(found, well-worn and well-handled in a desk drawer, the only one he kept)
I just don’t know what to do anymore, Trisha.
Every once in a while, I think, a person just finds themselves on a precipice, and they can go forward, or they can go back. They can turn away, or they can leap into the horizon and hope they timed it right so that – even if they do die – at least they saw the sun one more time.
Everywhere I seem to go, her face is on my periphery, and I think that’s going to be the way it is for a while, for quite a while, or maybe forever. It’s urging me on, I think, dragging me forward, to the edge. And what am I supposed to do with that, Trisha?
There’s just this feeling. It’s just this feeling that I get, that I got, that overwhelmed me. It doesn’t make any sense to me, and it’s hard to describe, but it’s cloaked around me and it won’t let go, won’t let me breathe. And it’s the feeling of pure, triumphant failure, the kind only felt by a wise enough pilot who’s caught in a nosedive, can’t pull out and decides to just enjoy his last few moments.
So what am I supposed to do?
I can’t sleep anymore, lest I dream. Instead I pace around the house, and I trip over furniture, and I stub my toes on the coffee tables that infernal man left all over the place, and I do it all with my eyes closed, thinking, concentrating and meditating. Whenever that feeling comes near me I let myself have it because brute force alone ought to be enough to knock it out of my head, even when intellectual discipline fails me. So I hit myself, and I keep punching and punching. Dianne wants to know what’s wrong. She wants me to come to bed. I can’t tell her. Trisha, I can’t.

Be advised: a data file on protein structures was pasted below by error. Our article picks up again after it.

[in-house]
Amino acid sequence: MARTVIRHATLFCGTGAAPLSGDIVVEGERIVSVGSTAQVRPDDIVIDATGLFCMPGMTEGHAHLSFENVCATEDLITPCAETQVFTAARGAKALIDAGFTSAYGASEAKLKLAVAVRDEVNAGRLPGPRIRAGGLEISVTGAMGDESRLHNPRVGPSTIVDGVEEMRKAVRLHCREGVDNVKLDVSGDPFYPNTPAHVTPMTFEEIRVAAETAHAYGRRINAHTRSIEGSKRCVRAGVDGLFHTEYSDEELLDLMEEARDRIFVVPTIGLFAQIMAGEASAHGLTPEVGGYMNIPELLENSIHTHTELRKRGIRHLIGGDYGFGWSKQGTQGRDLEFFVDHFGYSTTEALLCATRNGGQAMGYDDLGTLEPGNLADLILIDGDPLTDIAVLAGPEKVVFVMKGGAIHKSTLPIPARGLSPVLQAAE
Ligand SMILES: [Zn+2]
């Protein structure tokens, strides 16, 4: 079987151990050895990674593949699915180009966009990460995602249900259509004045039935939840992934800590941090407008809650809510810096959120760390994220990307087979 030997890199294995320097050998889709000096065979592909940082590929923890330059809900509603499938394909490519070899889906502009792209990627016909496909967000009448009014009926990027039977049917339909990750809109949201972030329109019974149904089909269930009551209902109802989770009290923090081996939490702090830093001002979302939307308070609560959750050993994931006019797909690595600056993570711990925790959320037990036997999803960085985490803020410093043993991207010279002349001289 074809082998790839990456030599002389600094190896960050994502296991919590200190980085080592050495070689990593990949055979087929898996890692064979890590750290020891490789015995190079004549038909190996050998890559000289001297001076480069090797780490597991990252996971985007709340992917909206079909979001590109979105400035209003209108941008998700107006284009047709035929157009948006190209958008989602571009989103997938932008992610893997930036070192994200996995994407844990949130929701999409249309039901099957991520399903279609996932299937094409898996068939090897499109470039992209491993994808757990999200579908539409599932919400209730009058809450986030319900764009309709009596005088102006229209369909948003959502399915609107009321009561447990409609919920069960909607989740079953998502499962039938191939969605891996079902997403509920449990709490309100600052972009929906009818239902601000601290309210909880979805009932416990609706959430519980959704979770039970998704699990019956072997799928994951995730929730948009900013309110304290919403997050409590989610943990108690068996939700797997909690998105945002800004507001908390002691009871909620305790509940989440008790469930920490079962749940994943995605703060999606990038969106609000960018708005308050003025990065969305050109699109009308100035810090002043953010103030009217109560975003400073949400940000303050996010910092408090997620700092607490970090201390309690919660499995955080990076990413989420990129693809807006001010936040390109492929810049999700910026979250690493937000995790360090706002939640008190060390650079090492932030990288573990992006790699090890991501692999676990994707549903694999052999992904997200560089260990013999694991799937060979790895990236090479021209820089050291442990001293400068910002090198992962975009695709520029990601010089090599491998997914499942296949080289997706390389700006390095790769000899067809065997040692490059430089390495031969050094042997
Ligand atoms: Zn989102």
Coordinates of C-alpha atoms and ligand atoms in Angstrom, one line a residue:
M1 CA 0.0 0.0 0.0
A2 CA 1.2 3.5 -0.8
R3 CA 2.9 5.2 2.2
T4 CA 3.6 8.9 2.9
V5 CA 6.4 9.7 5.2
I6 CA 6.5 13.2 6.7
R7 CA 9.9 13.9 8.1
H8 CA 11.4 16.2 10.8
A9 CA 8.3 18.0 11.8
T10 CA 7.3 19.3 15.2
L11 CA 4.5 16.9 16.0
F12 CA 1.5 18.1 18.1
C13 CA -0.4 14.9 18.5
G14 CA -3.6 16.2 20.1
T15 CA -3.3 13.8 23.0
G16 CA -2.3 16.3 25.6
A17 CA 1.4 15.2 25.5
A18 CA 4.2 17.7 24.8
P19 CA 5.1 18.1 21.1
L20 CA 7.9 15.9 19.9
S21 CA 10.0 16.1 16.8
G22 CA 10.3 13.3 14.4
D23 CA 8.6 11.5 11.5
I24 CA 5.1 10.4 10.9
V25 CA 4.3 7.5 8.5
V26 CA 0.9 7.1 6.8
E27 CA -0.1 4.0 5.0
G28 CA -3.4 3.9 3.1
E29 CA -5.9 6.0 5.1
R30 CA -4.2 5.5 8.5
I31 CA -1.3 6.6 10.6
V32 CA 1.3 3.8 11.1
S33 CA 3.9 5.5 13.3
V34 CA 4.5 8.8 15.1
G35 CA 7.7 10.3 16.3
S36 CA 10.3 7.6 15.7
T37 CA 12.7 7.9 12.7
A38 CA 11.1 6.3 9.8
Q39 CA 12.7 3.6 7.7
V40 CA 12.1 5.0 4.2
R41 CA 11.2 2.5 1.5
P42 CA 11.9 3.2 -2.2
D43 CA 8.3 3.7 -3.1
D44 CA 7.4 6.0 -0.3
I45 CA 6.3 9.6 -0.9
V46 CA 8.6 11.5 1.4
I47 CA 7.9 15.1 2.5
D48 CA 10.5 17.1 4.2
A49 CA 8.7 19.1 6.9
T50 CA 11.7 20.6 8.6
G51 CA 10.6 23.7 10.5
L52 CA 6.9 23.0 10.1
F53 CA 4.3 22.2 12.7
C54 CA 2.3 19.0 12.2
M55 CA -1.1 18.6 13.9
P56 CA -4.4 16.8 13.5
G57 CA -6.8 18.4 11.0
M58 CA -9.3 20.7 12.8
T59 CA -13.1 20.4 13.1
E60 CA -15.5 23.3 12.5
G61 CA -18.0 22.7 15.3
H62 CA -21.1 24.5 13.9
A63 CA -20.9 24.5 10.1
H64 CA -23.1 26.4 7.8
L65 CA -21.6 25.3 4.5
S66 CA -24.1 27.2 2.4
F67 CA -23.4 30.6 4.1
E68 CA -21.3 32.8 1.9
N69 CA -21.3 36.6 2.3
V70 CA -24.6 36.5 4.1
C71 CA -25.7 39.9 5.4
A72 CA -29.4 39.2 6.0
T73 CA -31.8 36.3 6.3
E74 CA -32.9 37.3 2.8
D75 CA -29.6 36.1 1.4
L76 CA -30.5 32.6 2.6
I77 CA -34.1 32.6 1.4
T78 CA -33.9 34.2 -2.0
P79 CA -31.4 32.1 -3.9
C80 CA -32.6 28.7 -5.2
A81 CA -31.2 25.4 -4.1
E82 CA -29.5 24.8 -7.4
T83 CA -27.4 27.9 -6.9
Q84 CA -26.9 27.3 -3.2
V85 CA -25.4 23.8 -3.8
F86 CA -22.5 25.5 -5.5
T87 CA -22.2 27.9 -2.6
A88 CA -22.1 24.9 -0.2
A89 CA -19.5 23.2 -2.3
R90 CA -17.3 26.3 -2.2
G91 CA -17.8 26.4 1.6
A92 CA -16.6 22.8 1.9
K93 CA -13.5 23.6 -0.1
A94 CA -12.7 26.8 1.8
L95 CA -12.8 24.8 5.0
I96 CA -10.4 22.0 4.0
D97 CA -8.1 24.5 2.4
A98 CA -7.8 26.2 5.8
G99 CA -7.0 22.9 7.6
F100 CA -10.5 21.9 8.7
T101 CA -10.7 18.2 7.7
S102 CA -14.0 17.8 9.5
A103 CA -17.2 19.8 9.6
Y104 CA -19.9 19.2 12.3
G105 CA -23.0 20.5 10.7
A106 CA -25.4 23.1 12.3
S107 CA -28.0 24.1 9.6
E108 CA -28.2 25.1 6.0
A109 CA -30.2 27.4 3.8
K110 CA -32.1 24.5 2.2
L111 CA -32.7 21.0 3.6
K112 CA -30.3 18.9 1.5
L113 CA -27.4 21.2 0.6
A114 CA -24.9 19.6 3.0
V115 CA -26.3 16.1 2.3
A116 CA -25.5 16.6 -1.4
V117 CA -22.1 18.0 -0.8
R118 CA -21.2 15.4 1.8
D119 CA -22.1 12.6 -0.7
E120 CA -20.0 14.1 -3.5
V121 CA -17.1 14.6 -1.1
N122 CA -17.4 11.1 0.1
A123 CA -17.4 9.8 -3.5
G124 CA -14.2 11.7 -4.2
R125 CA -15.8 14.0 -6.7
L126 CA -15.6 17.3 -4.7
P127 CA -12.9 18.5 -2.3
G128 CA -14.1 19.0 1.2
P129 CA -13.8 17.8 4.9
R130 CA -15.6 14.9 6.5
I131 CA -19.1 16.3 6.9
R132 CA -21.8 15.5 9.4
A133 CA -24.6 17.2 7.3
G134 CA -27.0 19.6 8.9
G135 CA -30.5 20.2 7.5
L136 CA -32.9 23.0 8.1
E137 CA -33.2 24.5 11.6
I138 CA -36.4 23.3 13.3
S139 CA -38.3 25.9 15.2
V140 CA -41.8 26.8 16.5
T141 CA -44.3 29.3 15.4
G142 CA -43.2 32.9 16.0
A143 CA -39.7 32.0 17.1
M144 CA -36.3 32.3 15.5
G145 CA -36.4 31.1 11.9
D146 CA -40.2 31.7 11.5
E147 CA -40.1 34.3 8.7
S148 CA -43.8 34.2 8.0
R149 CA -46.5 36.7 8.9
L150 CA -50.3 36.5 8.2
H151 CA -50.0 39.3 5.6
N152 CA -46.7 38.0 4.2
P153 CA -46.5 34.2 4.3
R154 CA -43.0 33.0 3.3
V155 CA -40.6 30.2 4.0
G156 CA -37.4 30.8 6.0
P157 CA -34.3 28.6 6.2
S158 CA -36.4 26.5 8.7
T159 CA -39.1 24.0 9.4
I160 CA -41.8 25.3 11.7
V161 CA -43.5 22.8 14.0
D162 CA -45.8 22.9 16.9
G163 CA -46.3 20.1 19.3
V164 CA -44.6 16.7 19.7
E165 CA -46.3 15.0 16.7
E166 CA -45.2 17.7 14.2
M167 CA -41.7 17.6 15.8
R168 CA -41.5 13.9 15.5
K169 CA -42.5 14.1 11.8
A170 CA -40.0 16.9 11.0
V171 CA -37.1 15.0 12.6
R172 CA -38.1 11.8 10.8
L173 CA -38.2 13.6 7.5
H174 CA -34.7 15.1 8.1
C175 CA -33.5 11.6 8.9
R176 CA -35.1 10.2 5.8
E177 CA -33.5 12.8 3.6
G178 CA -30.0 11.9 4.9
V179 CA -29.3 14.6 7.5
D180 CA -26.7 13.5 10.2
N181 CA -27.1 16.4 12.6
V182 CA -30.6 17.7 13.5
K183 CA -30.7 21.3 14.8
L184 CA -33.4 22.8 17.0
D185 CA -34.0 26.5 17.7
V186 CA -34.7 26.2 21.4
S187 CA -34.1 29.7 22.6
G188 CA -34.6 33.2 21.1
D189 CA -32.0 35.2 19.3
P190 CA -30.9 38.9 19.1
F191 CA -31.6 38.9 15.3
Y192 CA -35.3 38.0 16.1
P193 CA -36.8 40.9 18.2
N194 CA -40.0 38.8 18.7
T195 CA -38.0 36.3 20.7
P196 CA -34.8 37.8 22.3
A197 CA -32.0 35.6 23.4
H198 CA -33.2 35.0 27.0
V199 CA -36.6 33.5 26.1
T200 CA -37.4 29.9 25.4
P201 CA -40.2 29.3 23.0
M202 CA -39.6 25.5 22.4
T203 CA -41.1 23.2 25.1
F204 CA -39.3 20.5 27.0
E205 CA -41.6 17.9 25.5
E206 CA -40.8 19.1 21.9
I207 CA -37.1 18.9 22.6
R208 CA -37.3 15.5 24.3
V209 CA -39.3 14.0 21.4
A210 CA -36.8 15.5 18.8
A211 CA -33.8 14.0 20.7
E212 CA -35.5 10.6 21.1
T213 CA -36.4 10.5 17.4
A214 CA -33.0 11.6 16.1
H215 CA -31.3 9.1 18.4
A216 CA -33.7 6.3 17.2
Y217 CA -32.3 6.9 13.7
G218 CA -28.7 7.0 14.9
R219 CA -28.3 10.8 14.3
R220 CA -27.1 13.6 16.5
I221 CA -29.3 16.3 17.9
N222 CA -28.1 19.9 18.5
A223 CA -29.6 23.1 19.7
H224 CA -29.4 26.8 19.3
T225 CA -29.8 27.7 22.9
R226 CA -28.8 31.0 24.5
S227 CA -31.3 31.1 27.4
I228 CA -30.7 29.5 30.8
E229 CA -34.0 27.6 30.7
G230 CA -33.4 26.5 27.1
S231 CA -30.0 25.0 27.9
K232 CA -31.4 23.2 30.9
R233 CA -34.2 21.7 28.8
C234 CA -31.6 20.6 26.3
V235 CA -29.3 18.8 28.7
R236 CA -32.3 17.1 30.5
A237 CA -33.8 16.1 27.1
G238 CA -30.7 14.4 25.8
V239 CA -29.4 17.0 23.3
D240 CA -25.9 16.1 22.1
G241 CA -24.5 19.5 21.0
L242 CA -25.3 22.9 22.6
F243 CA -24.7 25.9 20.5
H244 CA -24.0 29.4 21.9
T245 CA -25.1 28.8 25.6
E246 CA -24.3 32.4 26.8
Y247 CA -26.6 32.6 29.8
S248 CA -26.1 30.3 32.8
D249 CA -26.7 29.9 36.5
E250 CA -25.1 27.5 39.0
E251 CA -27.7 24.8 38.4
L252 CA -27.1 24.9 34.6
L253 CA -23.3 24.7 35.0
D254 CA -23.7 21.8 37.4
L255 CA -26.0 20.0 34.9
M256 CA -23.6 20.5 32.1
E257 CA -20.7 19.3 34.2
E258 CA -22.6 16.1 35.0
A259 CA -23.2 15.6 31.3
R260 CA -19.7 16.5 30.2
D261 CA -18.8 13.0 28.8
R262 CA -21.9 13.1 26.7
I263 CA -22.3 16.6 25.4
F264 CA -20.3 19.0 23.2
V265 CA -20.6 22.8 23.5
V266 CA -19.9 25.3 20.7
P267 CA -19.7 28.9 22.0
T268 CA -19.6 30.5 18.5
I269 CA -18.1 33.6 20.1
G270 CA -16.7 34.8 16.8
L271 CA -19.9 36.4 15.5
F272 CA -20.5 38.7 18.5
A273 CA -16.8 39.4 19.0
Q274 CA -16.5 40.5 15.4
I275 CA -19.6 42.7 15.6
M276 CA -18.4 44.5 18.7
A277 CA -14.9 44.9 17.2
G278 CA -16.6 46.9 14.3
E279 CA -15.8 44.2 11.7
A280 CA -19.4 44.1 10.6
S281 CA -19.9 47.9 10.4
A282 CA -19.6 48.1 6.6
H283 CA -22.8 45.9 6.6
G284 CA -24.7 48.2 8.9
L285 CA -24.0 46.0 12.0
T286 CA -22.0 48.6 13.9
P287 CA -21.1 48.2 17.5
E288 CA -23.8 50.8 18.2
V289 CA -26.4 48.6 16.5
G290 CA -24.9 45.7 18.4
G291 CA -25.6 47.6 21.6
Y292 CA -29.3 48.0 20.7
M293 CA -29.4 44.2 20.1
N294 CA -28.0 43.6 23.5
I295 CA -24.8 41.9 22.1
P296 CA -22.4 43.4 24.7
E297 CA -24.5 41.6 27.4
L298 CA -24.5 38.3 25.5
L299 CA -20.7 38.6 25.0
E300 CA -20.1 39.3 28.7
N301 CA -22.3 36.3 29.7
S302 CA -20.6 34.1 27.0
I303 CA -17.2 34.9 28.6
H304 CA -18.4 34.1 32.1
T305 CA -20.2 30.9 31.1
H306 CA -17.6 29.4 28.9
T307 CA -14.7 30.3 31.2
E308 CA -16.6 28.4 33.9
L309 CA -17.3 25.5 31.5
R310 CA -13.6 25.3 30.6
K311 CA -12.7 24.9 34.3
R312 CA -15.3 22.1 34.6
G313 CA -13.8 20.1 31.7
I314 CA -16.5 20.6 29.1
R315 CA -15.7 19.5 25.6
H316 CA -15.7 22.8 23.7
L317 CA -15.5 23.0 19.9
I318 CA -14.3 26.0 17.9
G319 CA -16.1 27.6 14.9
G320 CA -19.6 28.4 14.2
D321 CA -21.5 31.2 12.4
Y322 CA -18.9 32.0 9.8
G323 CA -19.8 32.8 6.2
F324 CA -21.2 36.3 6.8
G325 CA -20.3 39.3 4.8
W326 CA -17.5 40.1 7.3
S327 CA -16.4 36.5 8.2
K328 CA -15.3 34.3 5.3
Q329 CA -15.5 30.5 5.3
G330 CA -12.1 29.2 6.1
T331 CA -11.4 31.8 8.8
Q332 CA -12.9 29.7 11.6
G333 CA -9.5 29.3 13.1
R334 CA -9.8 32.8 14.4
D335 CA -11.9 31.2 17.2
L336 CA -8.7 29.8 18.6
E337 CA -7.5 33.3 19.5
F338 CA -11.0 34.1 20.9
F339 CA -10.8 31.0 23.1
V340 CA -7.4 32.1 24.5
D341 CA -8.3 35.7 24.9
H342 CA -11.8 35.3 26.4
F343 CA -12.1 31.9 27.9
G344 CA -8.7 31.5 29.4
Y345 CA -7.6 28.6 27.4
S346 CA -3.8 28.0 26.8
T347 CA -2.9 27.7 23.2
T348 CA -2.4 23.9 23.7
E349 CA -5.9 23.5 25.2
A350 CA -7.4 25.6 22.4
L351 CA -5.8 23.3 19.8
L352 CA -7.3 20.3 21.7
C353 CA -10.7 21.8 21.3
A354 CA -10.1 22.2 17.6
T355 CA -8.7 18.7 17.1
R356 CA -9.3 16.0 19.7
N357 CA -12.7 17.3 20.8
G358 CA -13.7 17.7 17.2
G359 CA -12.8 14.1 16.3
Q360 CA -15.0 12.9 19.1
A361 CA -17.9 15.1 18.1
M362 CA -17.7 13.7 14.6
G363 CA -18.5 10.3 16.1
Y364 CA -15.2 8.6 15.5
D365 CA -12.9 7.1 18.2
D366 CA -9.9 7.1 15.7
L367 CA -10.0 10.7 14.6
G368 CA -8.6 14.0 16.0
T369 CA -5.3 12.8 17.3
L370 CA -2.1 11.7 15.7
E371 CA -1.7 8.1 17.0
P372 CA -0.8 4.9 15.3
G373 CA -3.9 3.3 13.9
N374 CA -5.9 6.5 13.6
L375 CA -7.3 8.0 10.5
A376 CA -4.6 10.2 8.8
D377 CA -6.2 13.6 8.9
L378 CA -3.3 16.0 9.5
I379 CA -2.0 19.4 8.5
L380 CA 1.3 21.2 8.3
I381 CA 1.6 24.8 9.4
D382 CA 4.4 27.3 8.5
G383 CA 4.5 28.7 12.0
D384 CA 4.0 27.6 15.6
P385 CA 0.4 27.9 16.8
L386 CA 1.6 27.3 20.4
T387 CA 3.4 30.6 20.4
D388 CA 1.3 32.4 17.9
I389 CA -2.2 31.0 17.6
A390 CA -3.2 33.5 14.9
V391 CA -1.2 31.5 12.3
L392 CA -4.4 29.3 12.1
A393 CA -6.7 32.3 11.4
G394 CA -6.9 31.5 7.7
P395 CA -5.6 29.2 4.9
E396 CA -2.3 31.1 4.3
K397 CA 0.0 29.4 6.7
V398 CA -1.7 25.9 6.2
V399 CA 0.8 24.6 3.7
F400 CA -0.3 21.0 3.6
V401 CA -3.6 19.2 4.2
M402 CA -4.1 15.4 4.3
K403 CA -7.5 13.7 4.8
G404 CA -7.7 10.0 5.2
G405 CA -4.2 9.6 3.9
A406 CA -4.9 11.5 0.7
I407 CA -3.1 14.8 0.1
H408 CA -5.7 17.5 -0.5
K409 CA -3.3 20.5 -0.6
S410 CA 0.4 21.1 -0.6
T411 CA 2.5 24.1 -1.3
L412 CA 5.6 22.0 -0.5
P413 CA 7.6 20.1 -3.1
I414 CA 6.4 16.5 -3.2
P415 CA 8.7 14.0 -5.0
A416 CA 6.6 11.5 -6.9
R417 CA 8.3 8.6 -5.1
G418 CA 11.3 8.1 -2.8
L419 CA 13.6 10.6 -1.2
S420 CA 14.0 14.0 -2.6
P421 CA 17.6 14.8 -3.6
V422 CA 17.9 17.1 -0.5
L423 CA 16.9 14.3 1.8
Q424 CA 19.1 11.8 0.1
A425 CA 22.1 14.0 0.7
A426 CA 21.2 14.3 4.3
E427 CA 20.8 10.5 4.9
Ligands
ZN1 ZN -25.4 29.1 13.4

I just don’t know what to do anymore.
I want to forget, and I want to move away from it. But I can’t forget facts. I can’t forget the truth, especially one which dawned so brightly. That would truly be the death of me, of my spirit and my brain, and how can I subject myself to such hopeless fate?
And I know it’s wrong. It’s just wrong to do it, but I – somehow – take solace in the fact that even so, I’ll do it. At least I’ll do something. Mistakes can only be made through inaction, Trisha. Get my name on a tombstone, put tomorrow’s date on it and have that quote underneath. I’ll die stupidly, triumphantly and ruinously as a failure.
And that blessed angel Dianne wants to know what’s wrong, even though she must already know, even though she must have known for months and months. Dianne just wants me to tell her the truth, I’m sure, because even as stupid as she’s become in the past few months, she hasn’t lost all her senses. She knows, Trisha, because she must, because she simply has to. But I can’t tell her. I just can’t.
And I don’t know what to do anymore because it’s true, and that’s the worst thing it could be, and maybe that’s why I’ll wear it around my neck like a cursed pendant, a personal anchor dragging me to the bottom of the ocean. It’s special. At least, it is to me.